construction worker

Amendments to New York Labor Law Create Joint Liability for Construction Contractors

In September, New York Governor Kathy Hochul signed into law legislation that makes general contractors jointly and severally liable for any unpaid wages owed to employees of their subcontractors. The law goes into effect on January 4, 2022, and applies to any construction contracts entered into, extended, or amended on or after that date. 

While the new law is intended to provide construction workers with stronger legal protections against wage theft by subcontractors, it takes an experienced wage and hour lawyer to protect your rights. 

The Backdrop

Wage theft is a pervasive issue in the construction industry because subcontractors often engage in unscrupulous practices, such as hiding assets to avoid liability for wage and hour violations. The new law amends the New York Labor Law (NYLL) in the following ways:

General Contractor Liability

Any contractor entering into a construction contract will assume liability for any unpaid wages owed to a worker by a subcontractor at any tier. A construction worker who sues a contractor no longer needs to prove that he or she was employed, or jointly employed, by the general contractor. Instead, joint-employer status is automatically conferred upon the general contract wage violations.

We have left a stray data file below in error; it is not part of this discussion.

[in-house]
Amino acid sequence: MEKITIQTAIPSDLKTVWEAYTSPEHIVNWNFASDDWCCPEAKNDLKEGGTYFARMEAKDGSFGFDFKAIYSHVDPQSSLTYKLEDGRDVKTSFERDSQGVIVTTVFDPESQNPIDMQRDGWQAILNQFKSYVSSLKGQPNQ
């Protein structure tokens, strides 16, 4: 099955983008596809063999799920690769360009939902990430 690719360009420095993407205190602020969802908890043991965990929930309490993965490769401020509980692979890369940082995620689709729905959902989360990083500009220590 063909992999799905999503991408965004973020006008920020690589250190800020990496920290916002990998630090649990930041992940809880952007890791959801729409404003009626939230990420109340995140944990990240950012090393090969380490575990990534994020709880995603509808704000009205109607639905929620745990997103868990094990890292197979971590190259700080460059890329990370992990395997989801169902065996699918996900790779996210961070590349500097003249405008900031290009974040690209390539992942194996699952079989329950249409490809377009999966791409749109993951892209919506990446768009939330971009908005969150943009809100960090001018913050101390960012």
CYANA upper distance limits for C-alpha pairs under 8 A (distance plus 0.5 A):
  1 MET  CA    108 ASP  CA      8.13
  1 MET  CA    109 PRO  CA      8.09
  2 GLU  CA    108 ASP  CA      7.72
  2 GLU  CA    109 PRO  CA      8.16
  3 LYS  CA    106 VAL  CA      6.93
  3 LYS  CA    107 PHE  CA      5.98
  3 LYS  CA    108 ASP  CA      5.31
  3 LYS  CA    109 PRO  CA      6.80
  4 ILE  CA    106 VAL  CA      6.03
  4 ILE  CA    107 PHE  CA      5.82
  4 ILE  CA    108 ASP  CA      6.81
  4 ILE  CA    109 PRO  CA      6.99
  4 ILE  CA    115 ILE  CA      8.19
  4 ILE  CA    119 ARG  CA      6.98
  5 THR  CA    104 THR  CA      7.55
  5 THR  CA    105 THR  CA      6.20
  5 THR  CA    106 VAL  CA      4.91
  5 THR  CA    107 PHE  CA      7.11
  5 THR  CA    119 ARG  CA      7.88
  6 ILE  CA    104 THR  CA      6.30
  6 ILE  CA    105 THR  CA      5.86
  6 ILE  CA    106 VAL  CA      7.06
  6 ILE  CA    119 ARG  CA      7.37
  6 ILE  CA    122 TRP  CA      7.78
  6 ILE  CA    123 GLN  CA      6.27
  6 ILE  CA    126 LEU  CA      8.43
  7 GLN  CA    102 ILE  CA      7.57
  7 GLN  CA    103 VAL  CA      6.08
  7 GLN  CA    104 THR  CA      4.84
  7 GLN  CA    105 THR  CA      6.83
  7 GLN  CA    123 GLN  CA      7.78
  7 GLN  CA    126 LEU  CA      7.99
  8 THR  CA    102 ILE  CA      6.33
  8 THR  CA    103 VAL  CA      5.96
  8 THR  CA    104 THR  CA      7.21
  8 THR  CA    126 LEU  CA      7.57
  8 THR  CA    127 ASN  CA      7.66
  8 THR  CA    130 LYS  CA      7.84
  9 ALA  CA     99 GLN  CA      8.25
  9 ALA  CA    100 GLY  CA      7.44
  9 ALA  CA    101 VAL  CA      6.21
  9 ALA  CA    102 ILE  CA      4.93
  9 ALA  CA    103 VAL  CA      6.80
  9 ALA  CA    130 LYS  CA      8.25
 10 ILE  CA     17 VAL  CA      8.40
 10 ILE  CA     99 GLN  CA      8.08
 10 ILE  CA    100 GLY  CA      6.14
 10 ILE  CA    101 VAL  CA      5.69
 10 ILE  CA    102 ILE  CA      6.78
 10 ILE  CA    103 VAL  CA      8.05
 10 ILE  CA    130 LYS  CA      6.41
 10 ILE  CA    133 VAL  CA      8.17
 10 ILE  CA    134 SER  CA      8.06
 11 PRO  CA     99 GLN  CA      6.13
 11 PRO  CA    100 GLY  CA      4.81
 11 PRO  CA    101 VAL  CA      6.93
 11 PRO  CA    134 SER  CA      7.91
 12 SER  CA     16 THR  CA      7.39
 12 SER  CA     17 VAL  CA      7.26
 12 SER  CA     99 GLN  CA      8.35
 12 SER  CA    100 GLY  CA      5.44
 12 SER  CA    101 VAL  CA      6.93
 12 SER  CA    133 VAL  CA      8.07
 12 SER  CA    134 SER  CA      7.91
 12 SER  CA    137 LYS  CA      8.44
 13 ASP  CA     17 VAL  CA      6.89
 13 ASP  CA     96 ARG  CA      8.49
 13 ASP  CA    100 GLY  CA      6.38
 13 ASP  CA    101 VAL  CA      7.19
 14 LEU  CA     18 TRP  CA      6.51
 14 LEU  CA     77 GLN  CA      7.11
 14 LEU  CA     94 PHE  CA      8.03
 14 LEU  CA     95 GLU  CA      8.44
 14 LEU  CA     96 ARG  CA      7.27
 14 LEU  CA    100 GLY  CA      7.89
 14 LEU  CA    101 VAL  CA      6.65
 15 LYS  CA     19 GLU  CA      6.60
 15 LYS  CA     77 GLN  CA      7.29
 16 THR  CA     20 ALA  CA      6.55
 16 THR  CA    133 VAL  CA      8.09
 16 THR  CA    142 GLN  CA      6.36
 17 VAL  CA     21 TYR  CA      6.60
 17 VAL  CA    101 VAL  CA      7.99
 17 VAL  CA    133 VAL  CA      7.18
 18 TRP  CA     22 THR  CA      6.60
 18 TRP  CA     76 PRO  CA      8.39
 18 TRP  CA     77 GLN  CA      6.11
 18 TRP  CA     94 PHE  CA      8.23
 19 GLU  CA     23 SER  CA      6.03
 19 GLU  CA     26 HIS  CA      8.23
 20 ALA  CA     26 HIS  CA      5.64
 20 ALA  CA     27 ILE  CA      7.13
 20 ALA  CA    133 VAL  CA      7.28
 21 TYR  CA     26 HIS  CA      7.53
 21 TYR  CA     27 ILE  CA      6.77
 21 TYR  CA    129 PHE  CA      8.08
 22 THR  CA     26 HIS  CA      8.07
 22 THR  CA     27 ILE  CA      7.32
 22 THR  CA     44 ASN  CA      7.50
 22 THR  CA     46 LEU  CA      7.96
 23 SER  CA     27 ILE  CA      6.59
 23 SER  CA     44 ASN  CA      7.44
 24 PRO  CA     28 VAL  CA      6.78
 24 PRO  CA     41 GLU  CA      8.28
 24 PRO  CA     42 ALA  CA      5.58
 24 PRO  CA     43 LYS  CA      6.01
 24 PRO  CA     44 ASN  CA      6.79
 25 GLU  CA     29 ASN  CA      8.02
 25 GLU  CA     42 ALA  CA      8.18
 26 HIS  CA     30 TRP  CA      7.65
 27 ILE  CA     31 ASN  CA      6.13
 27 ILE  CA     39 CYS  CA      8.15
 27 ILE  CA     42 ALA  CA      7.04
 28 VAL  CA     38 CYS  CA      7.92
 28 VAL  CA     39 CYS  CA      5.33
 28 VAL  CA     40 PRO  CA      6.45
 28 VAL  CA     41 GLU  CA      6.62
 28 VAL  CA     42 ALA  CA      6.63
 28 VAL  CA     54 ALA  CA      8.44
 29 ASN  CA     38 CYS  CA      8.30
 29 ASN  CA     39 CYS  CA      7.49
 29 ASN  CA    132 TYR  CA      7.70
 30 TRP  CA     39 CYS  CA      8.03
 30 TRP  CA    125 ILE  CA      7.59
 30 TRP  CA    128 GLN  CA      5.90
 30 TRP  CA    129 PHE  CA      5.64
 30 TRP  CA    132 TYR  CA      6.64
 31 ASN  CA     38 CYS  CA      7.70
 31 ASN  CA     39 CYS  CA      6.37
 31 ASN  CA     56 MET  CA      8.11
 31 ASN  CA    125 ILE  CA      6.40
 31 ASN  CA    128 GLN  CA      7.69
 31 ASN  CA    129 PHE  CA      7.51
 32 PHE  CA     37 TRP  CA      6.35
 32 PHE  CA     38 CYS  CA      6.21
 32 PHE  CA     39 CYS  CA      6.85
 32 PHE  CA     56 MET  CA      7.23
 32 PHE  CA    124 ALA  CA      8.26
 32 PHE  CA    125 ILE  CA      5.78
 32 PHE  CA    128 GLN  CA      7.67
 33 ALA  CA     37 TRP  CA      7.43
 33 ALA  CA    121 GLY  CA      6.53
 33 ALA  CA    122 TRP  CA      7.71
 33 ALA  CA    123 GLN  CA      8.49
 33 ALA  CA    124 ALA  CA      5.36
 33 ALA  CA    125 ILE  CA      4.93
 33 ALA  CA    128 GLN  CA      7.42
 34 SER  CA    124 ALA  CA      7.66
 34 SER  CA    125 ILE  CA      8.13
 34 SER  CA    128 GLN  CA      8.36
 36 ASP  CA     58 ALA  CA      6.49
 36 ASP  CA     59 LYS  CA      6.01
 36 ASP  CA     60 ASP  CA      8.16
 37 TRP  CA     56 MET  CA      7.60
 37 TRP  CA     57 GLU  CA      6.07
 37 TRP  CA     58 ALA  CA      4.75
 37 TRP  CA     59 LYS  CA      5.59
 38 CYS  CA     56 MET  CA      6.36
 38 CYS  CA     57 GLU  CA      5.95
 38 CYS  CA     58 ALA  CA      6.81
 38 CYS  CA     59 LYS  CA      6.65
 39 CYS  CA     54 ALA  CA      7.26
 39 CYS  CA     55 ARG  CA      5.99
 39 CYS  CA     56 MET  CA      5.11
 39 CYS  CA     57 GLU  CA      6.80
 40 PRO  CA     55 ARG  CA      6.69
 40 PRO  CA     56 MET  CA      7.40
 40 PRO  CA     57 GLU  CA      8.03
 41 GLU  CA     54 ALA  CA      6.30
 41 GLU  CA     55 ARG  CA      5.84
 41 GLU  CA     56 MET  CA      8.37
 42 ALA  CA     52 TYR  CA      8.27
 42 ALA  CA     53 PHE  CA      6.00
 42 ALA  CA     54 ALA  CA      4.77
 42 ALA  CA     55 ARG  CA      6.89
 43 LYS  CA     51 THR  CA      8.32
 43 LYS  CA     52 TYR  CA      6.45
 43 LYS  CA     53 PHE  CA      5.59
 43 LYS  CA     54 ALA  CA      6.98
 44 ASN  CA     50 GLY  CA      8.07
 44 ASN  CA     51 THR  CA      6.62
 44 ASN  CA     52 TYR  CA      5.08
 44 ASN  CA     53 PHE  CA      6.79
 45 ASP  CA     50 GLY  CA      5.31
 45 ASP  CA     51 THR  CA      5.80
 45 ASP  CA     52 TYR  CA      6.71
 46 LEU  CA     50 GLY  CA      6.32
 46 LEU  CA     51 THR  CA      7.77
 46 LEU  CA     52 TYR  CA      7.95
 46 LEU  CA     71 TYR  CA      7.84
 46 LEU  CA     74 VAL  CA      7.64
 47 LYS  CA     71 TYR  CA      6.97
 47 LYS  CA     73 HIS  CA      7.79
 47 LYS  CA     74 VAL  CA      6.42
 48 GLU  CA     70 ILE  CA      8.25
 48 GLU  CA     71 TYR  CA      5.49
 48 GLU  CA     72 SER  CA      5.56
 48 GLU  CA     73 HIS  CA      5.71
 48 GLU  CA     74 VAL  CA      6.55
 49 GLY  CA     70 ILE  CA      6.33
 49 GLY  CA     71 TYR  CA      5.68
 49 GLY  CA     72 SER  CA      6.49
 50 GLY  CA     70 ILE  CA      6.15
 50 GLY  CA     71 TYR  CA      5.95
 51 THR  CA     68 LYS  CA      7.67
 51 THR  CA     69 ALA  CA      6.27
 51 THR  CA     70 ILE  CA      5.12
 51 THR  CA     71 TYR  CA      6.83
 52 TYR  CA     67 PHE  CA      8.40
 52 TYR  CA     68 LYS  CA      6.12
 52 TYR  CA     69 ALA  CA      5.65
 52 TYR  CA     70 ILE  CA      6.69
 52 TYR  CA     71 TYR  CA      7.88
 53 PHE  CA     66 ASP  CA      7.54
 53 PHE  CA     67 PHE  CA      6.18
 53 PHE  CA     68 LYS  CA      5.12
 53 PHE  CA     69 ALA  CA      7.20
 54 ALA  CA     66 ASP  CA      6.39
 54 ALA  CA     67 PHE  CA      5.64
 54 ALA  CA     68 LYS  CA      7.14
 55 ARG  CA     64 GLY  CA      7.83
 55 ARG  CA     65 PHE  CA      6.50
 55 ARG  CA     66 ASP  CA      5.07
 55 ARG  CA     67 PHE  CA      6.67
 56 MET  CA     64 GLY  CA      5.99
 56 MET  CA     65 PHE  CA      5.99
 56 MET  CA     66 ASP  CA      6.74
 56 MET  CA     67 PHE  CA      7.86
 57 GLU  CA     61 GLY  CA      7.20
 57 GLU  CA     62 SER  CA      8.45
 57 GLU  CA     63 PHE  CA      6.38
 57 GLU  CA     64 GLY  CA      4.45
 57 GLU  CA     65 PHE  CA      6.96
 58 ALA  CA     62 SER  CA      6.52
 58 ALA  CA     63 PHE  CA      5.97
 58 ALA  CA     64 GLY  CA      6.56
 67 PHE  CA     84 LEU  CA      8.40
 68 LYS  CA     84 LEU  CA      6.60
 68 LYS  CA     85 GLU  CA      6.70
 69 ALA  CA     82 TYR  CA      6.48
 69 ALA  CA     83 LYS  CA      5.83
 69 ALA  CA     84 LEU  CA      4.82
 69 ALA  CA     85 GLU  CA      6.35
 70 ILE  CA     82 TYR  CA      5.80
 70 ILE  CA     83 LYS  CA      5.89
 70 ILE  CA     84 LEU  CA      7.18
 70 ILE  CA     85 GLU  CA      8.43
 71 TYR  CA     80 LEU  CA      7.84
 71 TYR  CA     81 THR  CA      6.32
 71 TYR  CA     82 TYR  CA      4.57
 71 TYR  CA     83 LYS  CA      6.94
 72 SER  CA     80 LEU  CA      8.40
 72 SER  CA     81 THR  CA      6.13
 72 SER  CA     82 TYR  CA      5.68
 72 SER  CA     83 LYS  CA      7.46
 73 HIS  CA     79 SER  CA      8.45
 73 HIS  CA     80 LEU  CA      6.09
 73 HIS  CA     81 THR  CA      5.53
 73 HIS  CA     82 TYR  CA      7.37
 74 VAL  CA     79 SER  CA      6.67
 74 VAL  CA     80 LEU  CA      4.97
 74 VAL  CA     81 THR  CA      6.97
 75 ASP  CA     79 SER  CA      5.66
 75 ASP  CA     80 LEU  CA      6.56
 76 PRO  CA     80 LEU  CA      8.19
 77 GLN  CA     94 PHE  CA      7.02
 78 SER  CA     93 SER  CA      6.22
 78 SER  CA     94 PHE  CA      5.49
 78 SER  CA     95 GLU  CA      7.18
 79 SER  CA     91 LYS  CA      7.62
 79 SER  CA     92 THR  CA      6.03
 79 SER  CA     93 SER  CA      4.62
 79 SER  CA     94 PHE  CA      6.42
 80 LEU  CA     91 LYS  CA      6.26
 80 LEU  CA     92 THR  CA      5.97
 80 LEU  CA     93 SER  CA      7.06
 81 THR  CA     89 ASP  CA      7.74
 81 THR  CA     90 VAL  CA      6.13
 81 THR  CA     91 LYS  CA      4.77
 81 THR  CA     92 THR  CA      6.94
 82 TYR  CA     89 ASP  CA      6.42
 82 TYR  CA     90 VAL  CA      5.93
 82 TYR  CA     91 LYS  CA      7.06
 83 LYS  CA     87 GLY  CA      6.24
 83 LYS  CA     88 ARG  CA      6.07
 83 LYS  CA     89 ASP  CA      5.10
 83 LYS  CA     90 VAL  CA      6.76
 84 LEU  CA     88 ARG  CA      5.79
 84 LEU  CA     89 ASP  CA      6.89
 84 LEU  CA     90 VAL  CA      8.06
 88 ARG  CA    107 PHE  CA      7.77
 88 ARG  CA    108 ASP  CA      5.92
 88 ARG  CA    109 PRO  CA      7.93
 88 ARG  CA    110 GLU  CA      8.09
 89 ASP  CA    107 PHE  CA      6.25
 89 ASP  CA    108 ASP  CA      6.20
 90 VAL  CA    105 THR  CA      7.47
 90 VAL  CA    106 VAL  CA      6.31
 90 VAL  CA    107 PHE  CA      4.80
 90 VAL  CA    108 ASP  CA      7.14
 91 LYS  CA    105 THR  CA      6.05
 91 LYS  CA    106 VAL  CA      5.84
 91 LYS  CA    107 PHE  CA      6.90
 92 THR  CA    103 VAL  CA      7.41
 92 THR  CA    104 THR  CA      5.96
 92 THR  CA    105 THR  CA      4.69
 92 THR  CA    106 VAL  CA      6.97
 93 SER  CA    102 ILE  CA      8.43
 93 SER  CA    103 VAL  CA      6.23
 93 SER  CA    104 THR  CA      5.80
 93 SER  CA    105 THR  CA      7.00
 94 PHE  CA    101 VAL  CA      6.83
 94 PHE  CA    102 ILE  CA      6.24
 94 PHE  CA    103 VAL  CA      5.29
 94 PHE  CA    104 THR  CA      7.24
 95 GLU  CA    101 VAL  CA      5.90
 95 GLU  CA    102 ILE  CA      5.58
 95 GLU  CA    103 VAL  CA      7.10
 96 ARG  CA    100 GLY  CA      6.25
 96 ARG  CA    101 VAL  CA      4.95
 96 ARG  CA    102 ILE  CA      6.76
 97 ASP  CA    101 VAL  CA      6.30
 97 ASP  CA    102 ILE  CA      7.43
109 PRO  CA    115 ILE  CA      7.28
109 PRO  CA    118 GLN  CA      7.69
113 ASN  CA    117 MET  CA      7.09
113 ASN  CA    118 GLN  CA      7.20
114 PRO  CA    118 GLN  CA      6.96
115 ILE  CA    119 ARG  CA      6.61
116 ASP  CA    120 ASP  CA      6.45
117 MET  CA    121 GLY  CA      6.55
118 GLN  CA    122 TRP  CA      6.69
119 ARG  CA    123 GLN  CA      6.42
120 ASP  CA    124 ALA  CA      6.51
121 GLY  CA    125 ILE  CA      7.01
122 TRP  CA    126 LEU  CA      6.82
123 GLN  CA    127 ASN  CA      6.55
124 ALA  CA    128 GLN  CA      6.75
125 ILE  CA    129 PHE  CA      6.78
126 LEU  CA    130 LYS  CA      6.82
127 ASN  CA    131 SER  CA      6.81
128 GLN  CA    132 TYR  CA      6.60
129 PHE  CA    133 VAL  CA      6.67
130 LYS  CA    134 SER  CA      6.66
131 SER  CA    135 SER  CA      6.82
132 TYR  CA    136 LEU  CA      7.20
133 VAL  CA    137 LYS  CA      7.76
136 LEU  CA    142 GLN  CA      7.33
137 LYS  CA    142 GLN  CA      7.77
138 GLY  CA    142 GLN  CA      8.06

Under the new law, claims against general contractors can be brought by workers or a third-party representative within 3 years of the alleged violation, as opposed to 6 years for claims against direct employers. 

No Waiver of Liability

A contractor’s joint liability for subcontractor wages cannot be waived by agreement, including an agreement with the subcontractors’ employees whereby those construction workers agree not to sue the general contractor. However, a contractor’s liability may be waived by a collective bargaining agreement with a union representing workers on a project.

Indemnity

Under the new law, a contractor can take legal action against a subcontractor for indemnification of the wages owed. Also, a contractor can establish by contract any other legal remedies against a subcontractor for violations of the relevant provisions of the NYLL. This means that employees of a subcontractor can sue the upstream contractor directly for unpaid wages, and the upstream contract can be held completely liable, but the upstream contract can then sue the subcontractor for anything it is required to pay. 

In addition, the new law amends the General Business Law by allowing an upstream contractor to monitor a subcontractor’s wage practices by demanding all payroll records employers are required to keep. A subcontractor is also required to provide, upon request from the subcontractor, the following information:

  • The names of all workers on a given project
  • The name of the contractor’s subcontractor, when applicable
  • The anticipated contract start date
  • The scheduled duration
  • Local unions for which the subcontractor is a signatory contractor
  • The name, address, and phone number of a contact for the subcontractor

An upstream contractor is permitted to withhold payments owed to a subcontractor who fails to provide this information on a timely basis.

The Takeaway

Because contractors will be on the hook for unpaid wages by subcontractors, construction workers will soon have legal recourse to sue a contractor directly to recover unpaid wages, benefits or wage supplements, liquidated damages, attorneys’ fees, and legal costs. If you have been the victim of wage theft by an unscrupulous subcontractor, talk to an experienced employment lawyer at Lipsky Lowe.